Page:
Wallace Stegner Short Fiction Analysis - Essay

Wallace Stegner Short Fiction Analysis

(Literary Essentials: Short Fiction Masterpieces)

Of the eighteen stories in The Women on the Wall, almost half are concerned with incidents in the life of Brucie, a young boy growing up in Saskatchewan in the later years of the second decade of the twentieth century. In these semirelated stories, strongly rooted in time and place, Wallace Stegner is in complete control of his material and writes with insight and understanding which never lapse into sentimentality. The Brucie stories revolve around relatively commonplace subjects: the trapping of a gopher, the slaughtering of a sow, a family picnic.

“Two Rivers”

“Two Rivers,” an O. Henry second-prize winner in 1942, is characteristic. The action is simple. Following an unhappy Fourth of July (the failure of the family’s dilapidated Ford and the subsequent missed ball game in Chinook, the missed parade and fireworks, climaxed by the cuff on the ear from his father), the family set off for a picnic. Very little actually happens in this effective account of family relations, but at the story’s end the reader shares Brucie’s quiet pleasure:The boy looked up at his father, his laughter bubbling up, everything wonderful, the day a swell day, his mother clapping hands in time to his father’s fool singing (an impromptu song about “a kid and his name was Brucie”). “Aw, for gosh sakes,” he said, and ducked when his father pretended he was going to swat him one.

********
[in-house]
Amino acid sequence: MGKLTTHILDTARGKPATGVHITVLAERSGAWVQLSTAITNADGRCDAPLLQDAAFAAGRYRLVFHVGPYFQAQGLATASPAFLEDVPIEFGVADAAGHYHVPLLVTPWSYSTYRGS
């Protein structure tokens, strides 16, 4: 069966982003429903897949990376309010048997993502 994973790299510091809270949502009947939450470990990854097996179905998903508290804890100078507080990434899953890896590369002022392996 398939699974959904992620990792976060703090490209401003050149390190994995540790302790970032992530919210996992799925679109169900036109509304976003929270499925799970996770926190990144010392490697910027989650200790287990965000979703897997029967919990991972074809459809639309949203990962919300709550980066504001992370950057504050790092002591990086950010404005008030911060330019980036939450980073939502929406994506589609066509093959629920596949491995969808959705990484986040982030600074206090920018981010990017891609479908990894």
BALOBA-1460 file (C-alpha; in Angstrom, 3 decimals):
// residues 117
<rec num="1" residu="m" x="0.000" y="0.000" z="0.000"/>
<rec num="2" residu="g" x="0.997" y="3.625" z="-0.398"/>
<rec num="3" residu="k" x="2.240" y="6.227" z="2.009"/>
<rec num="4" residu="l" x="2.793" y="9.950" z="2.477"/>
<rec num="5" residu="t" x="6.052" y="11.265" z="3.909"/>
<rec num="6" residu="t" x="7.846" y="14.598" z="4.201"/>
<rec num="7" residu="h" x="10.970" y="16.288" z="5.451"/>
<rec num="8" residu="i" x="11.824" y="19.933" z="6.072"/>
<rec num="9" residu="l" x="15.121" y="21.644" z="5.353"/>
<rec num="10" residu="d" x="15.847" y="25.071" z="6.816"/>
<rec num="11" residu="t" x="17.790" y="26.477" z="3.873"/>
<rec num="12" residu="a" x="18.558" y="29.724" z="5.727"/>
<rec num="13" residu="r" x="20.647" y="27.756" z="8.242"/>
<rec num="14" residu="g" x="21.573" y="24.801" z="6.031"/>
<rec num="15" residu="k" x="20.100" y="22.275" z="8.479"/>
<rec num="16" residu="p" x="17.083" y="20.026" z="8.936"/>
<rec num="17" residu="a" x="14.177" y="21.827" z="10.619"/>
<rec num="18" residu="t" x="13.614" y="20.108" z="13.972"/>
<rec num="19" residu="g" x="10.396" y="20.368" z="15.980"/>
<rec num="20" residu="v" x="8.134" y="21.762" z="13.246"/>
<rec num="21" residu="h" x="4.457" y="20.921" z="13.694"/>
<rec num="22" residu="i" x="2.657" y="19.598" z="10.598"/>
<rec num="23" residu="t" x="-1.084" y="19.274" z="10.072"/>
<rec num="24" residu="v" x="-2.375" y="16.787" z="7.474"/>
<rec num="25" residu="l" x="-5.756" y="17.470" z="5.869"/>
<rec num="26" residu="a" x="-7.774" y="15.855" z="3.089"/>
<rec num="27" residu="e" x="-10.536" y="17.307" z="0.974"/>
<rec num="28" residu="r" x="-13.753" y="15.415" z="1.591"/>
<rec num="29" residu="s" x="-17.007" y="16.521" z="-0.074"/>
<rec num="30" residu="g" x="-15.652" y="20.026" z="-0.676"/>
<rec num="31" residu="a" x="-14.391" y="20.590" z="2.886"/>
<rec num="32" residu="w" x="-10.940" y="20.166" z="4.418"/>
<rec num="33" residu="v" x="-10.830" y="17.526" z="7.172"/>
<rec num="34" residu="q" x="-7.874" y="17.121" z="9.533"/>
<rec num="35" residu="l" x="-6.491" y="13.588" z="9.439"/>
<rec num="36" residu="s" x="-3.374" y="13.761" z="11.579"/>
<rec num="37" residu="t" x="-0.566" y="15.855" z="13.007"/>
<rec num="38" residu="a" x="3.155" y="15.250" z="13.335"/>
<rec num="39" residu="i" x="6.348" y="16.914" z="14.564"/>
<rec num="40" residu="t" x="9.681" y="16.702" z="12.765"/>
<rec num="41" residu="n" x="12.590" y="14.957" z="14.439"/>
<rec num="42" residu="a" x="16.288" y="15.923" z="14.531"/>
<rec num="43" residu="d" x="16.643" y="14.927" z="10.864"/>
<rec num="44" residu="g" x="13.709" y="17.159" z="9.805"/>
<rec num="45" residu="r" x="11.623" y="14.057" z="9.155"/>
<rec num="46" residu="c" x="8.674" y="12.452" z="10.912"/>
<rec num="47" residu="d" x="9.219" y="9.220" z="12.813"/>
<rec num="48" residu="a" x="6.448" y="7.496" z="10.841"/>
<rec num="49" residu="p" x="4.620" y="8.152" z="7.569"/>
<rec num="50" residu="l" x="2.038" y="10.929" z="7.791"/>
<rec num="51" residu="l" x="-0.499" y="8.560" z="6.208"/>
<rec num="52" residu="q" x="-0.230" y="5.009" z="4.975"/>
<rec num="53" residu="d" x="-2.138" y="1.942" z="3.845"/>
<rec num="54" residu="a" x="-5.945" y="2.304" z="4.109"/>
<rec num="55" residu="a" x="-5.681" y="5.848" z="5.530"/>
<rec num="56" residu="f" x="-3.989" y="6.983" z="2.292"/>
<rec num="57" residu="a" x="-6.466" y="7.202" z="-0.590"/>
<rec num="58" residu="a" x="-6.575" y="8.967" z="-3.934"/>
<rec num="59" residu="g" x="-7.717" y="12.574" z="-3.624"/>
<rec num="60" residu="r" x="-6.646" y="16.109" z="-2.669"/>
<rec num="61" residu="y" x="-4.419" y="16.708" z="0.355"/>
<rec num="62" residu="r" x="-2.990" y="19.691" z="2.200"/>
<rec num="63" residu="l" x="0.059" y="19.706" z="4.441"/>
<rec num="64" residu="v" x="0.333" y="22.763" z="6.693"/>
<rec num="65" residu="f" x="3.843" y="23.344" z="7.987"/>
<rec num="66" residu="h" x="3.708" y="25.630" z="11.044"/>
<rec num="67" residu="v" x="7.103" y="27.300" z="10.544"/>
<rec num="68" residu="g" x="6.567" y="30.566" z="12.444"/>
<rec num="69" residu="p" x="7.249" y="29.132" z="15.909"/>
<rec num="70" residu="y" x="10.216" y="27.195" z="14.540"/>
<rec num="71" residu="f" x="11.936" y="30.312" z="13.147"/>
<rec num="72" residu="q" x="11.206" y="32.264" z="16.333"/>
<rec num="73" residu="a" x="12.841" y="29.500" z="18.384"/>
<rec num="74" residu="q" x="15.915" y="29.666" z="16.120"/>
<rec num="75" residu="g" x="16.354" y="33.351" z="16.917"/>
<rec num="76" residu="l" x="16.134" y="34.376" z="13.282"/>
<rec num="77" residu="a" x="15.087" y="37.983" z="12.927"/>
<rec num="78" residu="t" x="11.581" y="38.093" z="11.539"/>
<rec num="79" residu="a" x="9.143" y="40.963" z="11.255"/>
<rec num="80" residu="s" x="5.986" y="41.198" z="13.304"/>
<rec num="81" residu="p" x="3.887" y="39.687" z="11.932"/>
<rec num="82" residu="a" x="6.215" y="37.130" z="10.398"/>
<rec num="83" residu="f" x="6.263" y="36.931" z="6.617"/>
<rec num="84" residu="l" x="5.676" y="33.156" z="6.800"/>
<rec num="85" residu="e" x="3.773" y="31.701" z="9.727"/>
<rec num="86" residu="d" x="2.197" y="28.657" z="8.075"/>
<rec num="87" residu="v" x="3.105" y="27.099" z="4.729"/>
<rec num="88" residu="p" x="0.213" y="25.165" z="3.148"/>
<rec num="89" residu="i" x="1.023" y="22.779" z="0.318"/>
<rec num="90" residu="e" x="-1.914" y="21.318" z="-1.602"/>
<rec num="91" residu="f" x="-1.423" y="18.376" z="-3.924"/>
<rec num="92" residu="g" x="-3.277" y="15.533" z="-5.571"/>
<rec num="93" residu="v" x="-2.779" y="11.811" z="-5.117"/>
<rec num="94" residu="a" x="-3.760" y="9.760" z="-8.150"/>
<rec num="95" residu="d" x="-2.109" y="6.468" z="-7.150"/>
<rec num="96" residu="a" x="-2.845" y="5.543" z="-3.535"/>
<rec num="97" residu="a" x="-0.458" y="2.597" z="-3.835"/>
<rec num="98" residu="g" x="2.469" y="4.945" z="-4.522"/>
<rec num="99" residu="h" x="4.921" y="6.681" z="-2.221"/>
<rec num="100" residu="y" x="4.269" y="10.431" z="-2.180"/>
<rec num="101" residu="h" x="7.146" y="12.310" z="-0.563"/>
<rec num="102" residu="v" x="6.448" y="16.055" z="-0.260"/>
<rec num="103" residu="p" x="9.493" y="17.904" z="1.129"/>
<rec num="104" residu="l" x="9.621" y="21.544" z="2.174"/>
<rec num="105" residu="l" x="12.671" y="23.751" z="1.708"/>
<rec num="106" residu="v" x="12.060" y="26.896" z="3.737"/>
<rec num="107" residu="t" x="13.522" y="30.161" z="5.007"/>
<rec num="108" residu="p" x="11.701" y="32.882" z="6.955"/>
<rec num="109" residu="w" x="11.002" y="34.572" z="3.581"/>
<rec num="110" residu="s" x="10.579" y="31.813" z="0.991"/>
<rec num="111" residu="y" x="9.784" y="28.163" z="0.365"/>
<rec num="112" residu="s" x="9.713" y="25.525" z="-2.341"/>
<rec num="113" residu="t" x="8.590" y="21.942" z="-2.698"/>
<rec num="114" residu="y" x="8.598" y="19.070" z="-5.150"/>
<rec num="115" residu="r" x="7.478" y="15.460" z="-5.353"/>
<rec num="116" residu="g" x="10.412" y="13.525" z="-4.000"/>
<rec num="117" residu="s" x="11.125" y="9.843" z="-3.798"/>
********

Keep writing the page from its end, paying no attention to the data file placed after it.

“Beyond the Glass Mountain”

In his stories about adults, Stegner’s vision is considerably darker. Life was essentially good for a boy in 1917, he suggests; for an adult in the 1940’s, it is likely to be just the opposite. “Beyond the Glass Mountain” (like “Two Rivers,” the recipient of an O. Henry Award, second-prize, 1948) is characteristic. The narrative is structurally simple, uncluttered, and admirably economical: an account of a few moments during the reunion of two men who had been close friends during their college days. The narrator, “prepared for nostalgia,” finds his friend to be a pathetic alcoholic, irreparably damaged by the passing of time and a destructive marriage. (For the “love of...

(The entire section is 884 words.)